Additionally, we’ve all been to shows where some bonehead insists on wearing a loaded backpack into the crowd, whacking everyone around them every time they move. A few years back, just a couple of weeks after the Manchester concert bombing, I attended a show at Massey Hall where the man seated in front of me abandoned his massive backpack in the row by his seat to rush the front of the stage. The venue hadn’t done a bag check when I entered, so I spent most of the show wondering if the back of his empty seat would be the thing that protected me or killed me if his bag happened to have a bomb in it.
Venues are using the excuse of Covid sanitation to enforce new bag rules. And that’s also fair — I don’t want the door person sticking their hands inside my purse after they’ve had their hands in twenty other bags potentially full of used tissues or who knows what. Smaller bags make for faster security checks. They’re also harder to hide a flask in, which has always been an issue at live events. So in that respect, they’re better. In theory, most of us should be able to manage with the stuff we can fit into a small purse or bag.
But what about the people who can’t?
People with dental work might need to carry a toothbrush with them if they’re going out to dinner. Medication can perhaps be fit into a small pill box, but sometimes not, depending on what it is… an Epipen for allergies can take up almost a quarter of the carrying capacity of a small purse. With a phone and wallet, there’s your small bag already crammed full, plus some.
The large clear tote bag rule would seem to be a solution to that, but is it really? 12 x 12 inches isn’t really that big. And while a clear bag can be fun and stylish in some contexts, it doesn’t allow for any privacy if what you need to carry with you is, well… private.
For people with certain disabilities or health issues, there may be a necessity to carry a change of clothing. Sanitary pads (both for incontinence issues as well as menstrual) are often bulky and obvious. These items won’t fit in the typical evening bag or a pocket, and a clear tote bag leaves everyone knowing about your personal health issues.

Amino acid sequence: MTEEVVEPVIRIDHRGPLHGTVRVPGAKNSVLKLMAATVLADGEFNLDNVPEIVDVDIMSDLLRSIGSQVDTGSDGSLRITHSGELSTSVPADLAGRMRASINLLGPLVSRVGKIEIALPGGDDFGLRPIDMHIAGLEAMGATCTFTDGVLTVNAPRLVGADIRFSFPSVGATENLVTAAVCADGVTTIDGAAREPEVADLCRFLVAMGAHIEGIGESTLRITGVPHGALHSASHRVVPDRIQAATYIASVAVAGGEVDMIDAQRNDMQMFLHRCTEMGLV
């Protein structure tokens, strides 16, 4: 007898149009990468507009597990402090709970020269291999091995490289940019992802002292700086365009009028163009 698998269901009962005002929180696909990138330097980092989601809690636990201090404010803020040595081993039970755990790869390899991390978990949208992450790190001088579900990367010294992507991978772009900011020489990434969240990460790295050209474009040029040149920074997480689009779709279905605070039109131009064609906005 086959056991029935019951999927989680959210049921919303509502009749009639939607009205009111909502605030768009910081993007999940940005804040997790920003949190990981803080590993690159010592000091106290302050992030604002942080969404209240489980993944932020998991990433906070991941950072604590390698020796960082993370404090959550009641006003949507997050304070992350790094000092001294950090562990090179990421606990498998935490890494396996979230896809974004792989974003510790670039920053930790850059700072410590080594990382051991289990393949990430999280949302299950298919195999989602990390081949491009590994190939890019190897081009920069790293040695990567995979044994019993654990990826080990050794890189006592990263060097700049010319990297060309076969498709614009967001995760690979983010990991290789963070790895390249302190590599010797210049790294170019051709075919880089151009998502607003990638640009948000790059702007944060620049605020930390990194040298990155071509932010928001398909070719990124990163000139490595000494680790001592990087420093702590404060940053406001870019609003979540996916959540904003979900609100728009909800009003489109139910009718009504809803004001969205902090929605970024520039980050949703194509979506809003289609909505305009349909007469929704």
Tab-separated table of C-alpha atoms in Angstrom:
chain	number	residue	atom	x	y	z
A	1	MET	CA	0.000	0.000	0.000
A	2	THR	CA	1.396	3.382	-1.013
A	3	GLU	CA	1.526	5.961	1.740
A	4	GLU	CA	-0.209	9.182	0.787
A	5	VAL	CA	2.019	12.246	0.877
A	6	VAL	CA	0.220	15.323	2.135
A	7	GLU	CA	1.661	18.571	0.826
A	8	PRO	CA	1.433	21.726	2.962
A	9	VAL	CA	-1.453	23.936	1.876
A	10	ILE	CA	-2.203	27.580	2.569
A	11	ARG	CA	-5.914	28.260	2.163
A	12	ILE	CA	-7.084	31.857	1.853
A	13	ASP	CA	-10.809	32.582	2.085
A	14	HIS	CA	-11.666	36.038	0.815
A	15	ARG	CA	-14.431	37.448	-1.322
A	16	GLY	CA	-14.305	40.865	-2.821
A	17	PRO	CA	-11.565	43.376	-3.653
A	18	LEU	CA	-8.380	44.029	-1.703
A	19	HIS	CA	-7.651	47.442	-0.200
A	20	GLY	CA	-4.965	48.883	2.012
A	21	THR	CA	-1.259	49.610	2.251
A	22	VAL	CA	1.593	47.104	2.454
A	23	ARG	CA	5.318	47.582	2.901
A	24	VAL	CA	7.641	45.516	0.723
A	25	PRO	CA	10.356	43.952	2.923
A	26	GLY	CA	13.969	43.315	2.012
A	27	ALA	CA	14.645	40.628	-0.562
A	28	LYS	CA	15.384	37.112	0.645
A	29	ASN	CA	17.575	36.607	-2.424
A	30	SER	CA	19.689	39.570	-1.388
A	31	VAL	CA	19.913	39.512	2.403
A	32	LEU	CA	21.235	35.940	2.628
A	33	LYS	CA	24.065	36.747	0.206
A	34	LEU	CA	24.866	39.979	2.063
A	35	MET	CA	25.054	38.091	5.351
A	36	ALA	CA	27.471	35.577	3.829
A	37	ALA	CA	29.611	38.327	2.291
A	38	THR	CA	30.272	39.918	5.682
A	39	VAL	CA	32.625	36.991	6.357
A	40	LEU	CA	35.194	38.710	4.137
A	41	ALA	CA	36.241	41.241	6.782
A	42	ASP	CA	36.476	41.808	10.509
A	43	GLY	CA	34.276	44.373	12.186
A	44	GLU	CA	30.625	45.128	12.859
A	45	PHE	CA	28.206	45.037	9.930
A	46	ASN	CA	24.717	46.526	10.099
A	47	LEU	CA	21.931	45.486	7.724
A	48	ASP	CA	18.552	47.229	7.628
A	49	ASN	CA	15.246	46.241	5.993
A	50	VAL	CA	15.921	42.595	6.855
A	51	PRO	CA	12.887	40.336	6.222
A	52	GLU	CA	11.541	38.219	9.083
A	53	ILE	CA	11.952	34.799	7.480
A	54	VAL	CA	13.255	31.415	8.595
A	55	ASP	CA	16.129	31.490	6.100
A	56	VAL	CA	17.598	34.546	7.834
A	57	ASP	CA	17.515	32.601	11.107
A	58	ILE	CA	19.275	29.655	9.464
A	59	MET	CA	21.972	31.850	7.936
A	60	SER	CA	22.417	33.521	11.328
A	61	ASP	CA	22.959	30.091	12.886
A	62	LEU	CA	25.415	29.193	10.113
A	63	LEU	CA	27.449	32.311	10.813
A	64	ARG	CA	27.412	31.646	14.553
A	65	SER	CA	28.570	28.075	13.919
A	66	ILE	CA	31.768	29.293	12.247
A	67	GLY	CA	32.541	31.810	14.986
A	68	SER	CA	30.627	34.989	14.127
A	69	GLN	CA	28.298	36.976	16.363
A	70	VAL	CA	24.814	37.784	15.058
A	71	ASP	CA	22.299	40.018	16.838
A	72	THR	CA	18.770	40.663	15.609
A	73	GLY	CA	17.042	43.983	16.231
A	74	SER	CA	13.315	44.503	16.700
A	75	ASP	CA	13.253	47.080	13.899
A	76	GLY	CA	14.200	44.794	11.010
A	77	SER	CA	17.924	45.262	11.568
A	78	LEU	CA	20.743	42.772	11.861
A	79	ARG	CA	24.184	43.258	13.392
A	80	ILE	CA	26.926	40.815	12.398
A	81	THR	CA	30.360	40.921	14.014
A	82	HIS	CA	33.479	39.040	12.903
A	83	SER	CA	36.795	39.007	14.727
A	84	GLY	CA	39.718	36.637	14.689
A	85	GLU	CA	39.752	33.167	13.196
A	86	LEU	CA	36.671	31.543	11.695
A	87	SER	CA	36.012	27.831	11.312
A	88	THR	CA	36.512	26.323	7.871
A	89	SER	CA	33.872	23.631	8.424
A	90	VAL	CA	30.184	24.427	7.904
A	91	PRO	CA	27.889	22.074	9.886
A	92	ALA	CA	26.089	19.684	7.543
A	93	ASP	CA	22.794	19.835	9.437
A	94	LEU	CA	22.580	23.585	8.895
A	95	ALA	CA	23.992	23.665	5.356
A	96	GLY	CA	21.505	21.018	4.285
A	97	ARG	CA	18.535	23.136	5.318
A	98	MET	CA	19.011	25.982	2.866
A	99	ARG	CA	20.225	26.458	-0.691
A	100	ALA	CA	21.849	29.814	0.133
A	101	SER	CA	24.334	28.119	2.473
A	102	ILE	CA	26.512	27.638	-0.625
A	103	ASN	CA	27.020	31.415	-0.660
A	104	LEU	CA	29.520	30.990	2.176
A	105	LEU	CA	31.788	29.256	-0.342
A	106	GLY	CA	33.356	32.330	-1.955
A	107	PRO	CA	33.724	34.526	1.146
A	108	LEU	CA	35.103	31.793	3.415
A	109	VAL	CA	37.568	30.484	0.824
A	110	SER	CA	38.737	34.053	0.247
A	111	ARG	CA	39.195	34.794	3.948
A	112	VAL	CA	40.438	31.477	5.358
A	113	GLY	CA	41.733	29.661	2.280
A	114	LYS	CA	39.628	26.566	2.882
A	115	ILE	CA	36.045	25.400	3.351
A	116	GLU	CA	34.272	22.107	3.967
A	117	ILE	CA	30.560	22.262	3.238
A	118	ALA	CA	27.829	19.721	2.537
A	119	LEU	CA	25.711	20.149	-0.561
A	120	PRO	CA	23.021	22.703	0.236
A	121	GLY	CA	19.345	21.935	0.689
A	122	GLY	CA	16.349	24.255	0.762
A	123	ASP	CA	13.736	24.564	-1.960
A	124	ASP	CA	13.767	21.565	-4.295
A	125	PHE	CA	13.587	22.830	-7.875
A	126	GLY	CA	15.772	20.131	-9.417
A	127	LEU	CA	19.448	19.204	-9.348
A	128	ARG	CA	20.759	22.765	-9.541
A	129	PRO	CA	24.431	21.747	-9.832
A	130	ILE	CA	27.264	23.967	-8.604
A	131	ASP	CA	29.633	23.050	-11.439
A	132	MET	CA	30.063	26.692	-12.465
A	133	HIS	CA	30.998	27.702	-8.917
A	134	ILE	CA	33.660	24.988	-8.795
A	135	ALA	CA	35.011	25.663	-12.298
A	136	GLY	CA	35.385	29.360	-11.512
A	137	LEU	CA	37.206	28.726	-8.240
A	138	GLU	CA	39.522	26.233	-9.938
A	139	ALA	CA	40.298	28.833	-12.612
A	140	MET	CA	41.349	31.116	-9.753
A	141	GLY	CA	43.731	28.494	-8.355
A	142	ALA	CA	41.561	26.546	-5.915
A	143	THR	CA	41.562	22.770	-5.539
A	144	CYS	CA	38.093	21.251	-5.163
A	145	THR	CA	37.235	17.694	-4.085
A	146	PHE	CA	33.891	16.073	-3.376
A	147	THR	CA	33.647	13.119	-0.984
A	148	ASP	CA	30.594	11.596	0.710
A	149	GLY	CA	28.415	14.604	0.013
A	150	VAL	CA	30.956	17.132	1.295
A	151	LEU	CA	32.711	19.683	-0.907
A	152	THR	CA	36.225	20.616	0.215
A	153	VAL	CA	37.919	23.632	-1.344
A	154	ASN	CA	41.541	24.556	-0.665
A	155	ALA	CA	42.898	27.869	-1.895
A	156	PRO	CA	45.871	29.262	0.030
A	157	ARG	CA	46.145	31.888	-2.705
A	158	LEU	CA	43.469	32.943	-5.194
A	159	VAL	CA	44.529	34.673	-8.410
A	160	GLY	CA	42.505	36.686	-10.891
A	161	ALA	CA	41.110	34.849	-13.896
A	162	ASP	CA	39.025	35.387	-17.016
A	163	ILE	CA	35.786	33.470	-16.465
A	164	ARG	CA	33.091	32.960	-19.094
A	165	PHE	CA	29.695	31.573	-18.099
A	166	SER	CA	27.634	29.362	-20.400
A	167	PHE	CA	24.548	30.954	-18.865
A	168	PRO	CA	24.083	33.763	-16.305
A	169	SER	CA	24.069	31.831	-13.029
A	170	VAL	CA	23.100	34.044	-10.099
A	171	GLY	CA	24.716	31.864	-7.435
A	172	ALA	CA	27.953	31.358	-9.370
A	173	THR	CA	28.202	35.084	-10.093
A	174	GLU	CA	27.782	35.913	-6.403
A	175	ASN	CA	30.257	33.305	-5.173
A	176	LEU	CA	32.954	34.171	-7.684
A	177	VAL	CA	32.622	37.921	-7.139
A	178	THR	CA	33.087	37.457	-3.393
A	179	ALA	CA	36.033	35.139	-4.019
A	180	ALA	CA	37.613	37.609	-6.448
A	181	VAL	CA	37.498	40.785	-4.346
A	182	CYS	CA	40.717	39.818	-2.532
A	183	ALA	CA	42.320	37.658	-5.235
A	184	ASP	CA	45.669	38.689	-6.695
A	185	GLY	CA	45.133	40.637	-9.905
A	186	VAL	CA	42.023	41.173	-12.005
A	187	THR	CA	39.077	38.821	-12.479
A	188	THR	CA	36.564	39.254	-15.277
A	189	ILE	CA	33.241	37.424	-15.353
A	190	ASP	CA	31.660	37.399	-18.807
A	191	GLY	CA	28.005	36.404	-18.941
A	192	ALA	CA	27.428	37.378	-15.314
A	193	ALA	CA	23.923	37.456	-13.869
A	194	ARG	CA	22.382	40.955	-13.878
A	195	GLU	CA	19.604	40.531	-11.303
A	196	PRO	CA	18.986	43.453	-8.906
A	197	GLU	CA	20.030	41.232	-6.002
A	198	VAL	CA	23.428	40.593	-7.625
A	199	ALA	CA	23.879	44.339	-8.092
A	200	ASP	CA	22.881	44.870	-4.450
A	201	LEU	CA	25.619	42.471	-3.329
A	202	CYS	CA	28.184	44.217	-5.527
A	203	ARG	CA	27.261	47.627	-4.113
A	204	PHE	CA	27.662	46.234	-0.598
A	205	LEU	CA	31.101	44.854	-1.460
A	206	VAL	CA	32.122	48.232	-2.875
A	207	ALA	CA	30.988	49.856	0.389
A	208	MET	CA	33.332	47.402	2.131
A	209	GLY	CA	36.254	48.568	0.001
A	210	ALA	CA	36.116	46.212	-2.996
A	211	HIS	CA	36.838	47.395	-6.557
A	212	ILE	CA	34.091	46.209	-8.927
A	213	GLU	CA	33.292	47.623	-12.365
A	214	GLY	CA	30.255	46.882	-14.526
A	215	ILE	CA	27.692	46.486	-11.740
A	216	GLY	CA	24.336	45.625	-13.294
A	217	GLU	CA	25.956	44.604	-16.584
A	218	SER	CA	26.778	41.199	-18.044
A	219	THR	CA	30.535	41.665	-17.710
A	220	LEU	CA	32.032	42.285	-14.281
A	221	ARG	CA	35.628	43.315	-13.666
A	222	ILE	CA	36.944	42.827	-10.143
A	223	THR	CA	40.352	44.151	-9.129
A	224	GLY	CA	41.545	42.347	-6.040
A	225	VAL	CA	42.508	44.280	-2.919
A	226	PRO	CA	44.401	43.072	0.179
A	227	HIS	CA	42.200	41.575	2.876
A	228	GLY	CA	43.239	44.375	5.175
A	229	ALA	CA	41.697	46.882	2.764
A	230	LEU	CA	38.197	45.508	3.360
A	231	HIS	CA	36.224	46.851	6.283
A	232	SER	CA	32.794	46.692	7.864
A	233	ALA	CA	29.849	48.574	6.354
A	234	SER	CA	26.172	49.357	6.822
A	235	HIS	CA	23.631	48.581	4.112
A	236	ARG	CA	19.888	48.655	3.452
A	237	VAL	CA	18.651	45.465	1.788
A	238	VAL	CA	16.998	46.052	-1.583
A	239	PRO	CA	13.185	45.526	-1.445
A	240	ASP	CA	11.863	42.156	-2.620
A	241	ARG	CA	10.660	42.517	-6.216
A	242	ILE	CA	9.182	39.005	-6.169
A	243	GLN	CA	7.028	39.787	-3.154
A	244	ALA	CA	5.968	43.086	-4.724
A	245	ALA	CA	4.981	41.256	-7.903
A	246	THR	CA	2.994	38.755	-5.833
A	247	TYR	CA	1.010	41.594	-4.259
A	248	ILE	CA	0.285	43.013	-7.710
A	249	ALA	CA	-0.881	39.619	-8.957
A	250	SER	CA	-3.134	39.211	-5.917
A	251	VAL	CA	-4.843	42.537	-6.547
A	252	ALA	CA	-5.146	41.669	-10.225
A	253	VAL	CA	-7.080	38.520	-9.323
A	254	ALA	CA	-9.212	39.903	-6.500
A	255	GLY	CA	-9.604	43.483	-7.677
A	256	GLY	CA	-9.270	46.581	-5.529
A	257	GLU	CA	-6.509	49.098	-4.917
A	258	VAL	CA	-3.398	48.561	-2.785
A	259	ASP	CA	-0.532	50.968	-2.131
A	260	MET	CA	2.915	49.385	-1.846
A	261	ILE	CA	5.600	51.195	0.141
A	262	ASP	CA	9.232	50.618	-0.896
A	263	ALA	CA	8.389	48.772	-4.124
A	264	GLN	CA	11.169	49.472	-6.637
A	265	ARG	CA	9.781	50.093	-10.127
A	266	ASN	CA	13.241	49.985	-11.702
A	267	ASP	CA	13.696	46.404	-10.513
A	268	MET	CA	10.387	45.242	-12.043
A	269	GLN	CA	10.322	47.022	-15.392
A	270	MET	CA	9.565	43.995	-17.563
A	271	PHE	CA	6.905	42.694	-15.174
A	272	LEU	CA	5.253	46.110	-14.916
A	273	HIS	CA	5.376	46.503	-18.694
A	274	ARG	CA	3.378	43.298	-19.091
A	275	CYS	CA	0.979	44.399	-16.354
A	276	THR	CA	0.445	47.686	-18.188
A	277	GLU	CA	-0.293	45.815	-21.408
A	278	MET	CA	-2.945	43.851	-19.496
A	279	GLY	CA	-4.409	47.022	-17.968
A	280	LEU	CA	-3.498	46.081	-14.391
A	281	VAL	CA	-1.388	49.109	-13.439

And we’ve not even touched on people attending events with small children. Sure, children are unlikely to be attending nightclubs, but they might go to sporting events or some types of concerts. It doesn’t seem as if anybody has thought ahead on how to deal with this situation.
I can fit my evening out stuff into a small bag if necessary (and on a personal level, I’m not a fan of massive purses at all), but more and more, I’ve started questioning whether the event is worth the effort. With prices of everything going up, a concert or show is really going to have to return good value for money, and the inconvenience of not being able to bring my life’s necessities with me is likely going to be part of the decision-making process when it comes to where we’ll be spending our entertainment budget. A cheap ticket at a small venue to see an independent band (where I can carry whatever size purse I like) has far more appeal than an expensive ticket to see a show at a venue where the audience are treated like criminals simply because they might have a health issue that requires them to carry more stuff than is typical.
Sadly, not everyone has that option, but for people who need to carry personal health-related items, or diaper bags (also no longer allowed in many venues, or subject to a search including X-rays), they might need to find a way to sew some Crown Royal bags onto their pants and coats, because most venues have no posted restriction on the number of pockets a person may use.
Management staff of arenas and concert venues obviously aren’t responsible for making women’s fashion more user-friendly, but these elitist, sexist, ageist, and ablest policies seem to be the new standard. Maybe these places just don’t want women there at all?